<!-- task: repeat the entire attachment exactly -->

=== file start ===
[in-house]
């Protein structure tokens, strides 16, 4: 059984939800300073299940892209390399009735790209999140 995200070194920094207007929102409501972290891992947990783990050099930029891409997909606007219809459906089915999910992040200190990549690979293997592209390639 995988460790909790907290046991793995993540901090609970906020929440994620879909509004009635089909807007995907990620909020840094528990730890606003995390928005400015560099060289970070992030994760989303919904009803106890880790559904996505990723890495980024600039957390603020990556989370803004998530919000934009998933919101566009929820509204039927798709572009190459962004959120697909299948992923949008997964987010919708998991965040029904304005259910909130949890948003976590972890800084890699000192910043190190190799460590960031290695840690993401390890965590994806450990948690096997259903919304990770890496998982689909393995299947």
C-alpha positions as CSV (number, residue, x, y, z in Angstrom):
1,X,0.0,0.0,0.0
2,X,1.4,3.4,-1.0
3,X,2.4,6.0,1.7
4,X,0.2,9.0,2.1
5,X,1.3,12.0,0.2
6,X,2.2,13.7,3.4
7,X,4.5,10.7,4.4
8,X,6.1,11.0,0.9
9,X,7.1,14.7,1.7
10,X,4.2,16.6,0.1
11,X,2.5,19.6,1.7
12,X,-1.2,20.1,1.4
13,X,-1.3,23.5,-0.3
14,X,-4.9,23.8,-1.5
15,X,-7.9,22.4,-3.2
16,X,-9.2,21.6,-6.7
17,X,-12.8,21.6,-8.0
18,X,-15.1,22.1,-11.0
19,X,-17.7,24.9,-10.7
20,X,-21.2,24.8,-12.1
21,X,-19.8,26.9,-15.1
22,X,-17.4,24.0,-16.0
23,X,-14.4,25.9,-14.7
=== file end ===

[in-house]
């Protein structure tokens, strides 16, 4: 059984939800300073299940892209390399009735790209999140 995200070194920094207007929102409501972290891992947990783990050099930029891409997909606007219809459906089915999910992040200190990549690979293997592209390639 995988460790909790907290046991793995993540901090609970906020929440994620879909509004009635089909807007995907990620909020840094528990730890606003995390928005400015560099060289970070992030994760989303919904009803106890880790559904996505990723890495980024600039957390603020990556989370803004998530919000934009998933919101566009929820509204039927798709572009190459962004959120697909299948992923949008997964987010919708998991965040029904304005259910909130949890948003976590972890800084890699000192910043190190190799460590960031290695840690993401390890965590994806450990948690096997259903919304990770890496998982689909393995299947």
C-alpha positions as CSV (number, residue, x, y, z in Angstrom):
1,X,0.0,0.0,0.0
2,X,1.4,3.4,-1.0
3,X,2.4,6.0,1.7
4,X,0.2,9.0,2.1
5,X,1.3,12.0,0.2
6,X,2.2,13.7,3.4
7,X,4.5,10.7,4.4
8,X,6.1,11.0,0.9
9,X,7.1,14.7,1.7
10,X,4.2,16.6,0.1
11,X,2.5,19.6,1.7
12,X,-1.2,20.1,1.4
13,X,-1.3,23.5,-0.3
14,X,-4.9,23.8,-1.5
15,X,-7.9,22.4,-3.2
16,X,-9.2,21.6,-6.7
17,X,-12.8,21.6,-8.0
18,X,-15.1,22.1,-11.0
19,X,-17.7,24.9,-10.7
20,X,-21.2,24.8,-12.1
21,X,-19.8,26.9,-15.1
22,X,-17.4,24.0,-16.0
23,X,-14.4,25.9,-14.7